Båtsfjord is situated on the north coast of the Varanger peninsula. Previously, there were several villages along this barren coast, but today everyone lives in the town of Båtsfjord, sheltered at the end of the Båtsfjord inlet. The municipality has a population of 2,000. Båtsfjord is one of the major catch landing centres for the Norwegian fishing industry, and has several fish processing factories, a freezing plant, a filleting factory and ship repair yards. The church dates from 1971. At 241.8 m, the TV mast is the highest in Norway.
The most interesting attraction is Hamningberg, an abandoned fishing village on the outer coast, now used for summer stays. With well-preserved 19th century wooden houses, it is a unique example of old architecture in a county so devastated by World War II.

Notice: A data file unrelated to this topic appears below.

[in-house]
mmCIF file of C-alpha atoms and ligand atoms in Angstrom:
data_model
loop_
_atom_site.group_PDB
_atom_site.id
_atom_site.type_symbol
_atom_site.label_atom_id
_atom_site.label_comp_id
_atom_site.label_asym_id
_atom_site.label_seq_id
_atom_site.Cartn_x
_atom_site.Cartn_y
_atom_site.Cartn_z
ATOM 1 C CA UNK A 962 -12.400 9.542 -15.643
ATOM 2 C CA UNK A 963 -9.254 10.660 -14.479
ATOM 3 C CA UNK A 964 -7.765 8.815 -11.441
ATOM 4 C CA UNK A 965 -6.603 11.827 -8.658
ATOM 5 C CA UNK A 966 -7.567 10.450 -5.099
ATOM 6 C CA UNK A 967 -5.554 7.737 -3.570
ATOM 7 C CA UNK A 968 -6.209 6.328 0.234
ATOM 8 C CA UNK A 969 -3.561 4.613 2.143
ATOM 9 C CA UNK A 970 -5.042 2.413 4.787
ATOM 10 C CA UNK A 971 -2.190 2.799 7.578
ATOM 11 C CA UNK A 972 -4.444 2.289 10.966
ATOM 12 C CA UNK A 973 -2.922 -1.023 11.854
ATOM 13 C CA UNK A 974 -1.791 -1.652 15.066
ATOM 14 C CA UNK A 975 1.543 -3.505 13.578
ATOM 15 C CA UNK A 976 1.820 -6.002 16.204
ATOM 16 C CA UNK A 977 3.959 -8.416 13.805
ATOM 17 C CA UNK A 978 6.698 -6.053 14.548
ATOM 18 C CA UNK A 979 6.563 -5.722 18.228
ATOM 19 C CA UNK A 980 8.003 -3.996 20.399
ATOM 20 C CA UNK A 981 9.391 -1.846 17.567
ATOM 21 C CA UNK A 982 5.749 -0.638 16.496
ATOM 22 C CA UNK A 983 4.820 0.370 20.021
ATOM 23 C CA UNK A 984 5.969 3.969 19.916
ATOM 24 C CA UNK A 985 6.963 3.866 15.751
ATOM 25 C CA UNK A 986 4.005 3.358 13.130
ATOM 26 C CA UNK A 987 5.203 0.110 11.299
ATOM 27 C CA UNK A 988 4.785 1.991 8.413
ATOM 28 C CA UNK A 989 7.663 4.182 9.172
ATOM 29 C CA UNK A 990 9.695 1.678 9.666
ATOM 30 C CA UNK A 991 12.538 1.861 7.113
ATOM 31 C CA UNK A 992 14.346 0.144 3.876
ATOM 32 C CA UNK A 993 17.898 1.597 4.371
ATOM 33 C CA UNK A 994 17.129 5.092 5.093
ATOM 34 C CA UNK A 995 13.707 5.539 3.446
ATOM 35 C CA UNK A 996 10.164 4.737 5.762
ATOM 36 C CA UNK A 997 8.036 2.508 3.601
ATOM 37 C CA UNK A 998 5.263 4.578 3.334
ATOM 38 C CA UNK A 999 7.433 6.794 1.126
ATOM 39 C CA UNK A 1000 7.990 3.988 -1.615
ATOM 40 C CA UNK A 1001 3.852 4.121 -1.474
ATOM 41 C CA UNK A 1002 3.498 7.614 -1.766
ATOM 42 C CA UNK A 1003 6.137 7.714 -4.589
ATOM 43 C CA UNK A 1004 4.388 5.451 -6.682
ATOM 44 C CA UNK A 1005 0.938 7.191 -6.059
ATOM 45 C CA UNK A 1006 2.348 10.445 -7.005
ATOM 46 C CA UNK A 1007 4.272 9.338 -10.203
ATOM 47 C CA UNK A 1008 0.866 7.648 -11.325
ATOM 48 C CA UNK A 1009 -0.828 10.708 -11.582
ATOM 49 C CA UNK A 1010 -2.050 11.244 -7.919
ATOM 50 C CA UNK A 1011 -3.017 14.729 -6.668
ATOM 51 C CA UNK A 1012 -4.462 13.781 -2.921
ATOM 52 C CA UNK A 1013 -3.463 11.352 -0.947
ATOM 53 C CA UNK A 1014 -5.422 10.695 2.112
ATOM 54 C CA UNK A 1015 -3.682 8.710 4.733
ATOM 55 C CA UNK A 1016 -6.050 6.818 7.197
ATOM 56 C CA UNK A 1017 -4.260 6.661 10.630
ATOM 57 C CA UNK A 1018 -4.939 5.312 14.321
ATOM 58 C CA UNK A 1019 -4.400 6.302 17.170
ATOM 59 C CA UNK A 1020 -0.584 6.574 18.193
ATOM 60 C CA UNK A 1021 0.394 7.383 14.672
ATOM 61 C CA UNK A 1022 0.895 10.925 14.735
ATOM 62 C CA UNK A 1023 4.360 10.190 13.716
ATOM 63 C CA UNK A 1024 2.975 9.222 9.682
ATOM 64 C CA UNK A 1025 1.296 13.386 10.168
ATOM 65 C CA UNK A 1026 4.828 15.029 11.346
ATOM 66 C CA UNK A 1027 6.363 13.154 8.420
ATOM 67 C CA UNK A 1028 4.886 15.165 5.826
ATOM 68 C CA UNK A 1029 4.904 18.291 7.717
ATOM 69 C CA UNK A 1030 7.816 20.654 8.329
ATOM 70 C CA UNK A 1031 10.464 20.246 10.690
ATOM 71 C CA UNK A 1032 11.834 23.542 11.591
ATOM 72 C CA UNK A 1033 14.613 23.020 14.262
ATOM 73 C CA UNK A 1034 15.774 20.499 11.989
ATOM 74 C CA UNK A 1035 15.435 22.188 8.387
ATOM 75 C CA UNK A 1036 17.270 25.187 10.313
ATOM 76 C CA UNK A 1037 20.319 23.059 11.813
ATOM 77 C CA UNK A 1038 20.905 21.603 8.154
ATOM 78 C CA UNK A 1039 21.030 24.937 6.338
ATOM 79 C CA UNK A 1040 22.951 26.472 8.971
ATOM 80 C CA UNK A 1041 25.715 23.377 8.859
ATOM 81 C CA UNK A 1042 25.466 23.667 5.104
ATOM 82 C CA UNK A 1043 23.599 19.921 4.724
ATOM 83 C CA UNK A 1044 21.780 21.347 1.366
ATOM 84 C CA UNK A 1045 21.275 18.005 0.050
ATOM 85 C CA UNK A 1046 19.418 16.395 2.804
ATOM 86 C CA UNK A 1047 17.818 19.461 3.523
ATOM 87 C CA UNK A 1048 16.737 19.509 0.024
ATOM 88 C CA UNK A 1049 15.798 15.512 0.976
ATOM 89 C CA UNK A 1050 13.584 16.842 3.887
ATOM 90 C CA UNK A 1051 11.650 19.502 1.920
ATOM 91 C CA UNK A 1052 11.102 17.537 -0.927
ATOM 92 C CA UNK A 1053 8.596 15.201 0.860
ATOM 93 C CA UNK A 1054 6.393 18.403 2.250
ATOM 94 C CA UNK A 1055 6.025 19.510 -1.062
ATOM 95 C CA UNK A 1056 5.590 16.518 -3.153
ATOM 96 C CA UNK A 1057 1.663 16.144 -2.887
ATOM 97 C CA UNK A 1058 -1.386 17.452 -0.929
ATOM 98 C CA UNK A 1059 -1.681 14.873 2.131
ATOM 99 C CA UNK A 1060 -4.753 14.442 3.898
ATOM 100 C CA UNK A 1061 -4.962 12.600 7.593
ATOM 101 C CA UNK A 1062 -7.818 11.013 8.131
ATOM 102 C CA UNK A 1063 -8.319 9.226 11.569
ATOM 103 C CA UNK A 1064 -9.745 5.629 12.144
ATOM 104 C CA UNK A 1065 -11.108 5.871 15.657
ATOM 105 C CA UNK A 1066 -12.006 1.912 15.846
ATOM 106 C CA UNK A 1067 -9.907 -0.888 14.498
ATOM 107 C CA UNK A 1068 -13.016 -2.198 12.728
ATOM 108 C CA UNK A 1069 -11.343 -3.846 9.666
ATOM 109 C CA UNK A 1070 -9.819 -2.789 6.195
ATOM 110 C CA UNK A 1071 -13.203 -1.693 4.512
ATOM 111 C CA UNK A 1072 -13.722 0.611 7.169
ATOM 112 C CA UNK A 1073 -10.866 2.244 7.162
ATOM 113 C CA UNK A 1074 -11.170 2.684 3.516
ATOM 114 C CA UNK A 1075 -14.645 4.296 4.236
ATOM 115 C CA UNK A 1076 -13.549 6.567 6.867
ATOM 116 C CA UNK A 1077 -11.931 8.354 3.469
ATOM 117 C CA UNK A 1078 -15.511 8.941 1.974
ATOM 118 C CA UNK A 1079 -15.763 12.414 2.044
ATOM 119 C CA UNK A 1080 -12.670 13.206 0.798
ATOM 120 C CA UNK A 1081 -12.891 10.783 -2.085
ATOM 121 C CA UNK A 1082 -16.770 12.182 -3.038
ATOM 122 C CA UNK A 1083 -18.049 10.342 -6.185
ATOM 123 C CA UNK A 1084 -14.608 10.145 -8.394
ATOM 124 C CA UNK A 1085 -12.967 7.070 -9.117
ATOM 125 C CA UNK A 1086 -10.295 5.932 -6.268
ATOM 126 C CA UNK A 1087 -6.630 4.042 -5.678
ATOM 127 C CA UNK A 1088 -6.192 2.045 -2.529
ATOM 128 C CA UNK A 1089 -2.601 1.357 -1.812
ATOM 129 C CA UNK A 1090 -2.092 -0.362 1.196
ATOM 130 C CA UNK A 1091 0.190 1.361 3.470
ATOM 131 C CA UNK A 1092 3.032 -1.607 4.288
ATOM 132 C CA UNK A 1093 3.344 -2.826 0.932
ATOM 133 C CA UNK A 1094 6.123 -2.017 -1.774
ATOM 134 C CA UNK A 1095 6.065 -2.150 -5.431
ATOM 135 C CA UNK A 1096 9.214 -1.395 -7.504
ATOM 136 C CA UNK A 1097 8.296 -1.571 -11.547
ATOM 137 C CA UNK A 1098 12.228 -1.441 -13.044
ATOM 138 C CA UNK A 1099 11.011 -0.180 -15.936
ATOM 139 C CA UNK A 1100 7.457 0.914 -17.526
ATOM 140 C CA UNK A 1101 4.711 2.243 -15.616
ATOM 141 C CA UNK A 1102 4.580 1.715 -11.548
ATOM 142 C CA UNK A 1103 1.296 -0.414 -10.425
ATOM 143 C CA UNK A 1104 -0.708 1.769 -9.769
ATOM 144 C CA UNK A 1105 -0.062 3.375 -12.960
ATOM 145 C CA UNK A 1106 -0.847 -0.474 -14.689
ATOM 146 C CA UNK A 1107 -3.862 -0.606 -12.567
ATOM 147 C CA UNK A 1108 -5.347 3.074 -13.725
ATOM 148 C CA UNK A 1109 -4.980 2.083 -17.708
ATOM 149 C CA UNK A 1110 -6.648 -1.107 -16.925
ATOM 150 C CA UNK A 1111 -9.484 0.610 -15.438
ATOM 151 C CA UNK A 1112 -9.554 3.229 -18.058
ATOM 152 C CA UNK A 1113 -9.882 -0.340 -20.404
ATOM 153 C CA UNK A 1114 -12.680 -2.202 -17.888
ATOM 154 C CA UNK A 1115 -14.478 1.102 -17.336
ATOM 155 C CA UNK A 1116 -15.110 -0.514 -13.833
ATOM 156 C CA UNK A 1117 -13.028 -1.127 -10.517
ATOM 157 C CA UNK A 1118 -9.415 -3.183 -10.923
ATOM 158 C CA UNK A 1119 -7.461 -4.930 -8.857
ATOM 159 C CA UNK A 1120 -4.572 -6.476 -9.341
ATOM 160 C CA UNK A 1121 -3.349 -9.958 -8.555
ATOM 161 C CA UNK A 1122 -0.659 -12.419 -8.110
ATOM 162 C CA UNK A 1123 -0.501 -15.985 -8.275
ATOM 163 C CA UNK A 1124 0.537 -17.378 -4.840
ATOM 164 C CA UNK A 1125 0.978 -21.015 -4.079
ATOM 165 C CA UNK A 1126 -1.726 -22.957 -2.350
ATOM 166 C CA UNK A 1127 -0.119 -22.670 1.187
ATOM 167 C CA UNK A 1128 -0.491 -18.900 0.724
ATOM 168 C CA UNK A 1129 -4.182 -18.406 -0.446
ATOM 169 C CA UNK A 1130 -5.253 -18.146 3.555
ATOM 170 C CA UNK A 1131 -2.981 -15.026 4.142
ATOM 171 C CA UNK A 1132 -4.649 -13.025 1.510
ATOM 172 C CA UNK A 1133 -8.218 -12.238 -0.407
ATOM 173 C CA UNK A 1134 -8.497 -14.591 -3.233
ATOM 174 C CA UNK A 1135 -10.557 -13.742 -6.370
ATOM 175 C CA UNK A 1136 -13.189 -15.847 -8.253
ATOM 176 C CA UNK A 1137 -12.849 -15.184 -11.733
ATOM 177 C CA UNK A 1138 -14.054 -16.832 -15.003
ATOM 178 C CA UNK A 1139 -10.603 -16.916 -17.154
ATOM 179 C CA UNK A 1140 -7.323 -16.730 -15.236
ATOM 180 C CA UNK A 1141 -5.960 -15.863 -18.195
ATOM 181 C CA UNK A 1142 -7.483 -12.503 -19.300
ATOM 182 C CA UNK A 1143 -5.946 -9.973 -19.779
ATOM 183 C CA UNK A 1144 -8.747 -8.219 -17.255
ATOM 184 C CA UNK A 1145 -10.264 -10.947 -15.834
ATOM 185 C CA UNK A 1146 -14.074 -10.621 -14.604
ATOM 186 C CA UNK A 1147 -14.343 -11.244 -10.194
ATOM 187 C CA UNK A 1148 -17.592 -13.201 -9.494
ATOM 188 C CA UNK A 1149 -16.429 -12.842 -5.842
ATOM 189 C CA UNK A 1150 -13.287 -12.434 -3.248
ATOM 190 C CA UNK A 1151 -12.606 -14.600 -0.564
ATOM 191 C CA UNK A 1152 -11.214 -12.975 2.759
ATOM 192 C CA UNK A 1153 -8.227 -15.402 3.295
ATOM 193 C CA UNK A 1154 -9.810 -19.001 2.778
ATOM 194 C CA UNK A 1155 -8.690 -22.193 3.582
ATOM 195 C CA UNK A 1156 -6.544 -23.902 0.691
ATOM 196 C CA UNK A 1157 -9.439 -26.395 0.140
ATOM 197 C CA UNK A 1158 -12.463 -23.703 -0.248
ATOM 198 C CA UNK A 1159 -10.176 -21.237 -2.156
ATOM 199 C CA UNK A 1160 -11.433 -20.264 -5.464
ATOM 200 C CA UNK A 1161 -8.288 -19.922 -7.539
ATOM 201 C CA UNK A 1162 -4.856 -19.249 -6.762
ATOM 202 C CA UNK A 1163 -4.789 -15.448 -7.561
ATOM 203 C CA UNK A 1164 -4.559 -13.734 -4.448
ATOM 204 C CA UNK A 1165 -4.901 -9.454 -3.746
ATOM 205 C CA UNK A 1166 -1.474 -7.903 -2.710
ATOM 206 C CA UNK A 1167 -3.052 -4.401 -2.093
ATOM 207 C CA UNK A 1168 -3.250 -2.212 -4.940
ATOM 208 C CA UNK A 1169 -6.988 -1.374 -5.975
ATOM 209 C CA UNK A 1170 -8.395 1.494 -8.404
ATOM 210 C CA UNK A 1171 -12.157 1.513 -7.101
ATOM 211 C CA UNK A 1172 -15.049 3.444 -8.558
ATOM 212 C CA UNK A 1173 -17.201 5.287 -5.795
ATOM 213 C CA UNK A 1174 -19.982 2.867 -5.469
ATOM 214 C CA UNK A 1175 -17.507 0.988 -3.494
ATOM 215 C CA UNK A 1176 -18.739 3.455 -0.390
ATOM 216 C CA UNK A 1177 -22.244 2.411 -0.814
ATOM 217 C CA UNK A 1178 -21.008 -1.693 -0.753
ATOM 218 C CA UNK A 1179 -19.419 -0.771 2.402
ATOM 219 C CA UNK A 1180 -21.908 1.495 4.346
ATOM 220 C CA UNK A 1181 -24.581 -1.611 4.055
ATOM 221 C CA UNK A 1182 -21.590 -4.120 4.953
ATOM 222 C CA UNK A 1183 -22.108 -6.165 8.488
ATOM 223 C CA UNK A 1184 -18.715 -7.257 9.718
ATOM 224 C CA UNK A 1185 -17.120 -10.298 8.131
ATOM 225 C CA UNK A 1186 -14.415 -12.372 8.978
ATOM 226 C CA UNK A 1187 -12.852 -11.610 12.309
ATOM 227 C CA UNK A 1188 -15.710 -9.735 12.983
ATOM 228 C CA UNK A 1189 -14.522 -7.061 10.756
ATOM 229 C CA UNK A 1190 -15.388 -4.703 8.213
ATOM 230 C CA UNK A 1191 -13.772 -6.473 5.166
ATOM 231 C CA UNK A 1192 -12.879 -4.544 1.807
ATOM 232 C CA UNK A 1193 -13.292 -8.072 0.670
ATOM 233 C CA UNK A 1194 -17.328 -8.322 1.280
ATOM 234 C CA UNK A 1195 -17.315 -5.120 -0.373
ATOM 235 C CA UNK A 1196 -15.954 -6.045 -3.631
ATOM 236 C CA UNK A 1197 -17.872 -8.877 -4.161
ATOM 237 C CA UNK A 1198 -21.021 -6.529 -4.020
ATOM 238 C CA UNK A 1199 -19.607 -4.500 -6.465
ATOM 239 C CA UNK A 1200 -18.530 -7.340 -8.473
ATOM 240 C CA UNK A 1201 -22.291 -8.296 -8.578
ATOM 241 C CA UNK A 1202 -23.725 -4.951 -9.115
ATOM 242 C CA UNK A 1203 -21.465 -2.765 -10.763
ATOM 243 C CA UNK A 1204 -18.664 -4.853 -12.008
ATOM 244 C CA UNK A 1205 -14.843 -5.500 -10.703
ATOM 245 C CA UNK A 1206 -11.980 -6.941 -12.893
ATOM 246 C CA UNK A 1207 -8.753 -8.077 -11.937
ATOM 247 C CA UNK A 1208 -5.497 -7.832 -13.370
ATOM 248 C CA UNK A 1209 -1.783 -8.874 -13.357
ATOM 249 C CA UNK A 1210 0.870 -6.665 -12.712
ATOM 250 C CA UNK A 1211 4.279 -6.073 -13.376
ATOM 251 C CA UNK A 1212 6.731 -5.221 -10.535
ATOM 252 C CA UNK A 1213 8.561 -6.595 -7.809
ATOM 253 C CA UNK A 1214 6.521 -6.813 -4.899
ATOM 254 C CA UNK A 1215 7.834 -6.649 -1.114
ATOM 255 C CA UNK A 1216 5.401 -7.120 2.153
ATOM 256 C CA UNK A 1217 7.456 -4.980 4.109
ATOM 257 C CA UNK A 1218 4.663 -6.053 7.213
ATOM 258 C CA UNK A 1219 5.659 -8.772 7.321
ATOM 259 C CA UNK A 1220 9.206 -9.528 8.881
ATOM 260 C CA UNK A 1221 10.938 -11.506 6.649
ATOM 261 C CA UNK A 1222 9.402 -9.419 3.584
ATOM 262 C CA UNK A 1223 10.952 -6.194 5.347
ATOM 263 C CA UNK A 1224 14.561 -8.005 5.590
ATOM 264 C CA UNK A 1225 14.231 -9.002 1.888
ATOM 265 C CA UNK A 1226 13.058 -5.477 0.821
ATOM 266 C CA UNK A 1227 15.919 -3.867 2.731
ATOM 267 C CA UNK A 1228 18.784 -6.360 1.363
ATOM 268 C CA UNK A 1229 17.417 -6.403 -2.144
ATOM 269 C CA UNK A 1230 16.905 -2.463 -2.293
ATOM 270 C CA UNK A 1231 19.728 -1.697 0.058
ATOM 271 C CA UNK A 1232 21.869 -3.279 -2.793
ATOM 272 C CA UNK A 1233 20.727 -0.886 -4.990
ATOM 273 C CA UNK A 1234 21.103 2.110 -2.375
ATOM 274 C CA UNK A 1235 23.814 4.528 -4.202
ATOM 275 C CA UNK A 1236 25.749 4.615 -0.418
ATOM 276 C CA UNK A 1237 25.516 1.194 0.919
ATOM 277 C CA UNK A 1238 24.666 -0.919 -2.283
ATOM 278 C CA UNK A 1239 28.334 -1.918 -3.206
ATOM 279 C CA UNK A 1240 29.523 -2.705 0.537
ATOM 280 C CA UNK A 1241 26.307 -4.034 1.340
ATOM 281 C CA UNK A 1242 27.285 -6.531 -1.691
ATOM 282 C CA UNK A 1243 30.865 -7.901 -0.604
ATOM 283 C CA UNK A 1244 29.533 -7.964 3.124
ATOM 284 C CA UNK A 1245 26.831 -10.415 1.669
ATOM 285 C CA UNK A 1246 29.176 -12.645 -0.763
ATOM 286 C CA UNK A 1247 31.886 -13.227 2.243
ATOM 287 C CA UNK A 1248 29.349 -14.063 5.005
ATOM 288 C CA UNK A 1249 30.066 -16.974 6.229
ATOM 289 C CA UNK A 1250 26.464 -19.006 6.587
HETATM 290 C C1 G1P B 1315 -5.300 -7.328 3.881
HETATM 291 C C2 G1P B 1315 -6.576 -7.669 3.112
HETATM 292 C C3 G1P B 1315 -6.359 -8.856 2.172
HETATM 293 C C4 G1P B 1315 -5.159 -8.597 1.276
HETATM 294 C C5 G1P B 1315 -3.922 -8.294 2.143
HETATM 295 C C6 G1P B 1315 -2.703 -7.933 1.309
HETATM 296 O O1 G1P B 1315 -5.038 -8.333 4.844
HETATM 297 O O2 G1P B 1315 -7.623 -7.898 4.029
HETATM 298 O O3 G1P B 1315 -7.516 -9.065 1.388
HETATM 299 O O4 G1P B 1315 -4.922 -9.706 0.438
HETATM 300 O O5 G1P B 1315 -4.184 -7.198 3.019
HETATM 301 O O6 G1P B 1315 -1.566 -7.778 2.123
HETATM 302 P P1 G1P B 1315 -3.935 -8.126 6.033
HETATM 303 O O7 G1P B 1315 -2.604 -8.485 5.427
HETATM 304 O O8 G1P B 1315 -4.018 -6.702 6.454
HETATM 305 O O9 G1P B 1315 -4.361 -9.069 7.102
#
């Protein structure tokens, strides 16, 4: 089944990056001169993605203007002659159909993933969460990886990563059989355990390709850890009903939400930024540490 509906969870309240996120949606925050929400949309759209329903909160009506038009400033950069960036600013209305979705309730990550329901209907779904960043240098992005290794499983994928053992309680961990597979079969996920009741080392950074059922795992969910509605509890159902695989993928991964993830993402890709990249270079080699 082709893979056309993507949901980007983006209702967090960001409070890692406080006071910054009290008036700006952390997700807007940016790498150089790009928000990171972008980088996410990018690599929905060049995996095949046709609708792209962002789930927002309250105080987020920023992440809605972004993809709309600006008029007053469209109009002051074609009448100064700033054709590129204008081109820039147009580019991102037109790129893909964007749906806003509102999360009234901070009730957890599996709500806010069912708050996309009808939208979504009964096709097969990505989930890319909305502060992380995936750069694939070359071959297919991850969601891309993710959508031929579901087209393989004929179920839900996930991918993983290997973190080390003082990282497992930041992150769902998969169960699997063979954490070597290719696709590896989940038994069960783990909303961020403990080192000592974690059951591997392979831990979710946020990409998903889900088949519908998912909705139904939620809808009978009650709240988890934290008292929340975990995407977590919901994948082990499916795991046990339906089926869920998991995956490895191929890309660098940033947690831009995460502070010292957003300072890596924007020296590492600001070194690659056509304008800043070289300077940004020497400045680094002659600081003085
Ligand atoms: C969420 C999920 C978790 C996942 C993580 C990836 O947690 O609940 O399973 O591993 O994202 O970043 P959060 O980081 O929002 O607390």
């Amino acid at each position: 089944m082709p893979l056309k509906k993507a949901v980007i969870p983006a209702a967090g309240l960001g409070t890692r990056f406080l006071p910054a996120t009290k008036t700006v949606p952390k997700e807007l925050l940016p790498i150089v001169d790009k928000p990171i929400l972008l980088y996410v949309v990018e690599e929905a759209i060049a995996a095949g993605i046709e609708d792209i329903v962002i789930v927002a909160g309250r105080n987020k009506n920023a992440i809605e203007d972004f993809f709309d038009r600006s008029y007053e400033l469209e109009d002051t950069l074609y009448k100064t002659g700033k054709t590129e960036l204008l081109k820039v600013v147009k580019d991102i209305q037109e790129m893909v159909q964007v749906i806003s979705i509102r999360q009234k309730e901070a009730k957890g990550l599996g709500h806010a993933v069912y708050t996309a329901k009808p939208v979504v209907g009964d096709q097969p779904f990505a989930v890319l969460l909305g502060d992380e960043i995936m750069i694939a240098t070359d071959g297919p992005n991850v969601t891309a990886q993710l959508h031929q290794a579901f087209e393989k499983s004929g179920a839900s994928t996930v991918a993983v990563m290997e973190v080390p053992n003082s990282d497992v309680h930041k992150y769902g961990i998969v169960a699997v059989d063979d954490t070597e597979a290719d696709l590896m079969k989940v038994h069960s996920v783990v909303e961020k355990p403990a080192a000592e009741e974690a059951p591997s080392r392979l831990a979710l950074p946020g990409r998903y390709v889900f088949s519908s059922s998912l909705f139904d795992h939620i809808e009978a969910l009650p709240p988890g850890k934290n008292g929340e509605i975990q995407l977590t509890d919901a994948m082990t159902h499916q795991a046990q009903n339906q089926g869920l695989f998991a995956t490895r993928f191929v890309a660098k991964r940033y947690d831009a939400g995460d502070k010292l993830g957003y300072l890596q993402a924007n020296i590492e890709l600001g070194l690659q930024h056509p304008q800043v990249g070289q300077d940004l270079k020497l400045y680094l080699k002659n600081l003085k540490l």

In Båtsfjord you will notice the stripes in the cliffs. The sandstone strata were formed under water and then folded under land movement. The sandstone is home to interesting flora and, believe it or not, remains of Stone Age settlements have also been found here. The Old Norse form of the name is Botnsfjorðr. The first element is the genitive case of botn that means "the innermost part of a fjord".